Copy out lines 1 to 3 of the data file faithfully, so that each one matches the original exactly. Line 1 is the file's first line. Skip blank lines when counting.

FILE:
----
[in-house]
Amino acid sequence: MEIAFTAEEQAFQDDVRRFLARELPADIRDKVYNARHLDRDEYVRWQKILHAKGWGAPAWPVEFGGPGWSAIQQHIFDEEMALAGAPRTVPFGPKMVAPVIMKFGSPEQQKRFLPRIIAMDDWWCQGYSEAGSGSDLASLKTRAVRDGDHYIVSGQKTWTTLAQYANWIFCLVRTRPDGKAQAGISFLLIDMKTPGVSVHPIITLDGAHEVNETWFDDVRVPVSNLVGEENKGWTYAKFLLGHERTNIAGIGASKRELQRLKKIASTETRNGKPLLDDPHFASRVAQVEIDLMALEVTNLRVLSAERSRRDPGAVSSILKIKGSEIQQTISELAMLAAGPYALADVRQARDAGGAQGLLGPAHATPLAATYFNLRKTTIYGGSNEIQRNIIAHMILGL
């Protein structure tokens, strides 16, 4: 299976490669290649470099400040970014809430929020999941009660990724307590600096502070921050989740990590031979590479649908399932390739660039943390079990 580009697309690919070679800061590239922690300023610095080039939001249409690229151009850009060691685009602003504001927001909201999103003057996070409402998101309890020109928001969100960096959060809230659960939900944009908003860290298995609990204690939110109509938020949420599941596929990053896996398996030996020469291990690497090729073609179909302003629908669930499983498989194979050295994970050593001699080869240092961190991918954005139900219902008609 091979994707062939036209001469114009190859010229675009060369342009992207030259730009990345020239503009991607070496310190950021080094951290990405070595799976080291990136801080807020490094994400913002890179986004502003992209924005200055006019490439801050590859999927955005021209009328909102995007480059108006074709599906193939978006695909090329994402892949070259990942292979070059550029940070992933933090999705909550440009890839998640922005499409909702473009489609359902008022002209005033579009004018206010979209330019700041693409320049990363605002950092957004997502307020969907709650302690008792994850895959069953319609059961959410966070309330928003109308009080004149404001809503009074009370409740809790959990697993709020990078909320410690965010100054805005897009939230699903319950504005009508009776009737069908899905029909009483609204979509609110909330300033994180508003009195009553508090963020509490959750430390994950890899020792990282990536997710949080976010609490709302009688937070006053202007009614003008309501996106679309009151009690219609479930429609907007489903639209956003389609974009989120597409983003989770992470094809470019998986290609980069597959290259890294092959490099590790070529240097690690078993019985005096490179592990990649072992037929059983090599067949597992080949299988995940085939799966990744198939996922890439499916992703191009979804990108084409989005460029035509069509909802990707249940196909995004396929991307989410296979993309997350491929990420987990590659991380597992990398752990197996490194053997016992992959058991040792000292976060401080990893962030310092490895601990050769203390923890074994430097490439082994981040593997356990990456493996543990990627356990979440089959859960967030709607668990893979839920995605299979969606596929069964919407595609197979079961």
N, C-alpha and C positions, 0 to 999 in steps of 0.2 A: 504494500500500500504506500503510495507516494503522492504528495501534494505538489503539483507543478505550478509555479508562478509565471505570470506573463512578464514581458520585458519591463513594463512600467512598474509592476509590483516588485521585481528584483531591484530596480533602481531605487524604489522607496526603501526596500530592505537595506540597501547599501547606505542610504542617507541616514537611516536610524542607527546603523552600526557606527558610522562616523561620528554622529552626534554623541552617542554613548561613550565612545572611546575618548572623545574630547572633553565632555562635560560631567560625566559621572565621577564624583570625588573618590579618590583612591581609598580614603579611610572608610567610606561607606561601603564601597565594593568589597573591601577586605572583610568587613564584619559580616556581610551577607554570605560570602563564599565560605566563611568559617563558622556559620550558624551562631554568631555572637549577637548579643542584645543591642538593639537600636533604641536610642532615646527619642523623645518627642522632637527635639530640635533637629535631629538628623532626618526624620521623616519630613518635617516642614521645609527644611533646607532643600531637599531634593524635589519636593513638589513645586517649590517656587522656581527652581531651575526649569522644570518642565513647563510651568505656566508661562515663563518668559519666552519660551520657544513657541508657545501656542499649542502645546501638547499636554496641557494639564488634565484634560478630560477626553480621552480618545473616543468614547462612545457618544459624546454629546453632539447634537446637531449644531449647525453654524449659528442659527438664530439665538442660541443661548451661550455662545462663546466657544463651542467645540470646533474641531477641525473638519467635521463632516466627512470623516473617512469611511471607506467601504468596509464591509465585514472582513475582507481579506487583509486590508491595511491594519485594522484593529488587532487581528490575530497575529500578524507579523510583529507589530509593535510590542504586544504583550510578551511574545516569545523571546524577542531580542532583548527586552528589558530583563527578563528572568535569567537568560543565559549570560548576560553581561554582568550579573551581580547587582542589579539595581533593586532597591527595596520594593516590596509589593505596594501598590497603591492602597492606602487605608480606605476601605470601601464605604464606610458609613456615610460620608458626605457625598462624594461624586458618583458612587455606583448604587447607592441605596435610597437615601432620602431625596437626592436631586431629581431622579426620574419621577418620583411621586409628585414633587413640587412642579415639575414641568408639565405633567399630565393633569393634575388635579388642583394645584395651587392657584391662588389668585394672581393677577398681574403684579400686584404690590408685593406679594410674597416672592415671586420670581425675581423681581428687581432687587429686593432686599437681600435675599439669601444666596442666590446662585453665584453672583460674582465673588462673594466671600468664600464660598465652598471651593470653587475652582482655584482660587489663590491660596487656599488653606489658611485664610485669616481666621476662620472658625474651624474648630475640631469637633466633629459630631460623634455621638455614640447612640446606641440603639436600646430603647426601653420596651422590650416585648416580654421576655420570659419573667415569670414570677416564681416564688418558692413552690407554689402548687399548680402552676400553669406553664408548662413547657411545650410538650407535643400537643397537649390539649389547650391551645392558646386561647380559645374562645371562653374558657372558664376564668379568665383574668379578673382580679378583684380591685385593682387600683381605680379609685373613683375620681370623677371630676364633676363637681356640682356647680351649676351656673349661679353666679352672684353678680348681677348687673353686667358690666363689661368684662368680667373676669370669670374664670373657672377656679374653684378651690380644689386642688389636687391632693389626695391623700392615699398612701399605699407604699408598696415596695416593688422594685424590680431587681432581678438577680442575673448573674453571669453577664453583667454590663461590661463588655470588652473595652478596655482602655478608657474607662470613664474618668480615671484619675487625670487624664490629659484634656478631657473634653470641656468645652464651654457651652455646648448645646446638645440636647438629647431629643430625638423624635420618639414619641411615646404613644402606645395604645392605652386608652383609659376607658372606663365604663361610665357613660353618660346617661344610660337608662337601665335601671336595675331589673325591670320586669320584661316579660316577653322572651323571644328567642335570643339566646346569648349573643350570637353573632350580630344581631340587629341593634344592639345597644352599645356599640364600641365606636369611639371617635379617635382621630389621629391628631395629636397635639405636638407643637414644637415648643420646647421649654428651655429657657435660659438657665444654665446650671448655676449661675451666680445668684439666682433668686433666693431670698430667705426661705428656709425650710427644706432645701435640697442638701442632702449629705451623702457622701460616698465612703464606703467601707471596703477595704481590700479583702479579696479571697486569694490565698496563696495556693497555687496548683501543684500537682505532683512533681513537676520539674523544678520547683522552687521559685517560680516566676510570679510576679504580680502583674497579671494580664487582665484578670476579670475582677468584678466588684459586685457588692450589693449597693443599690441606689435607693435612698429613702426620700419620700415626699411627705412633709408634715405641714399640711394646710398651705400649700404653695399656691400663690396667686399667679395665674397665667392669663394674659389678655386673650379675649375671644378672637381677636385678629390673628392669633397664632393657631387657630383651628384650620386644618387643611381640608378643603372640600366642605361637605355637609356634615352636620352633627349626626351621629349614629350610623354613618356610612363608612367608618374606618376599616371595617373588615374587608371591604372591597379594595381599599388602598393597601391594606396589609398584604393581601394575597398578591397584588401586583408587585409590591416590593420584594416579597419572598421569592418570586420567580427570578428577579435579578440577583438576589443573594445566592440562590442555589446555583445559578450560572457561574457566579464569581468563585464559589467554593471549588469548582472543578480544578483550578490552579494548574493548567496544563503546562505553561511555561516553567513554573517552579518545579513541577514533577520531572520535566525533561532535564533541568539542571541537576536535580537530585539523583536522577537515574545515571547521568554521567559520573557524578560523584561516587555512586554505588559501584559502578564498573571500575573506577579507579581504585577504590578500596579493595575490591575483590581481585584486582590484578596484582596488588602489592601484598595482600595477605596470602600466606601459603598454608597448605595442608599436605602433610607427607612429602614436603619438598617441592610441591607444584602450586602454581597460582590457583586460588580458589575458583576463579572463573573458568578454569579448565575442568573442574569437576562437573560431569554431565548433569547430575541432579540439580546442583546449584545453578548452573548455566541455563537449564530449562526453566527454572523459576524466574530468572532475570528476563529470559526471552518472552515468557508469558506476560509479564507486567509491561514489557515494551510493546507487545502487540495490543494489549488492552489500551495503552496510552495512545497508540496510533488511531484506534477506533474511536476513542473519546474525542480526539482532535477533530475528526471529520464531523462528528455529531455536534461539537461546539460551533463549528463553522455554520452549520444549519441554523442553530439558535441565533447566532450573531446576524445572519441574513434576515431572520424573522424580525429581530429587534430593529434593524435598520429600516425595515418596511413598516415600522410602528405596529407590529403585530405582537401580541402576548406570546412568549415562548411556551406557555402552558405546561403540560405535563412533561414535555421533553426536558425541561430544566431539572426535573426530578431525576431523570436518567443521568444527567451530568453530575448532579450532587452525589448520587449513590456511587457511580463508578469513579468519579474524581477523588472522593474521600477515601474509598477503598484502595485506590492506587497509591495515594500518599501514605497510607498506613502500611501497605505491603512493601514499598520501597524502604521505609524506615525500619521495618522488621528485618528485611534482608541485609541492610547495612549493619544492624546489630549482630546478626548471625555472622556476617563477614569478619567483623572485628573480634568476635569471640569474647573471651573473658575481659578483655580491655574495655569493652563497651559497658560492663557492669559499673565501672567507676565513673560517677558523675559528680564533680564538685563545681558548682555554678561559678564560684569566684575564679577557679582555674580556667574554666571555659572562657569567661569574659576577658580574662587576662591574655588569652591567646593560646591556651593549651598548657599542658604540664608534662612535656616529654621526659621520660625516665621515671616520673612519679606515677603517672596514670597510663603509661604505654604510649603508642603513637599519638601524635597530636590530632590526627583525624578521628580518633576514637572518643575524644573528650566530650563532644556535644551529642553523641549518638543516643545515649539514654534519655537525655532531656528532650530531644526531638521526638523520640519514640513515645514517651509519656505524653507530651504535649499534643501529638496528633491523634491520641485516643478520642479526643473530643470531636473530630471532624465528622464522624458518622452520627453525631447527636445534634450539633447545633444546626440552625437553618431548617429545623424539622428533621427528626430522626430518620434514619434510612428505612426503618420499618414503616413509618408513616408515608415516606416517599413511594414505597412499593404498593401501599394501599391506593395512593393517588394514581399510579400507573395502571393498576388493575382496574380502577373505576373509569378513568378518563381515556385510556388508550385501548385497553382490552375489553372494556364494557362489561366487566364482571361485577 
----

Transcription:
[in-house]
Amino acid sequence: MEIAFTAEEQAFQDDVRRFLARELPADIRDKVYNARHLDRDEYVRWQKILHAKGWGAPAWPVEFGGPGWSAIQQHIFDEEMALAGAPRTVPFGPKMVAPVIMKFGSPEQQKRFLPRIIAMDDWWCQGYSEAGSGSDLASLKTRAVRDGDHYIVSGQKTWTTLAQYANWIFCLVRTRPDGKAQAGISFLLIDMKTPGVSVHPIITLDGAHEVNETWFDDVRVPVSNLVGEENKGWTYAKFLLGHERTNIAGIGASKRELQRLKKIASTETRNGKPLLDDPHFASRVAQVEIDLMALEVTNLRVLSAERSRRDPGAVSSILKIKGSEIQQTISELAMLAAGPYALADVRQARDAGGAQGLLGPAHATPLAATYFNLRKTTIYGGSNEIQRNIIAHMILGL
């Protein structure tokens, strides 16, 4: 299976490669290649470099400040970014809430929020999941009660990724307590600096502070921050989740990590031979590479649908399932390739660039943390079990 580009697309690919070679800061590239922690300023610095080039939001249409690229151009850009060691685009602003504001927001909201999103003057996070409402998101309890020109928001969100960096959060809230659960939900944009908003860290298995609990204690939110109509938020949420599941596929990053896996398996030996020469291990690497090729073609179909302003629908669930499983498989194979050295994970050593001699080869240092961190991918954005139900219902008609 091979994707062939036209001469114009190859010229675009060369342009992207030259730009990345020239503009991607070496310190950021080094951290990405070595799976080291990136801080807020490094994400913002890179986004502003992209924005200055006019490439801050590859999927955005021209009328909102995007480059108006074709599906193939978006695909090329994402892949070259990942292979070059550029940070992933933090999705909550440009890839998640922005499409909702473009489609359902008022002209005033579009004018206010979209330019700041693409320049990363605002950092957004997502307020969907709650302690008792994850895959069953319609059961959410966070309330928003109308009080004149404001809503009074009370409740809790959990697993709020990078909320410690965010100054805005897009939230699903319950504005009508009776009737069908899905029909009483609204979509609110909330300033994180508003009195009553508090963020509490959750430390994950890899020792990282990536997710949080976010609490709302009688937070006053202007009614003008309501996106679309009151009690219609479930429609907007489903639209956003389609974009989120597409983003989770992470094809470019998986290609980069597959290259890294092959490099590790070529240097690690078993019985005096490179592990990649072992037929059983090599067949597992080949299988995940085939799966990744198939996922890439499916992703191009979804990108084409989005460029035509069509909802990707249940196909995004396929991307989410296979993309997350491929990420987990590659991380597992990398752990197996490194053997016992992959058991040792000292976060401080990893962030310092490895601990050769203390923890074994430097490439082994981040593997356990990456493996543990990627356990979440089959859960967030709607668990893979839920995605299979969606596929069964919407595609197979079961």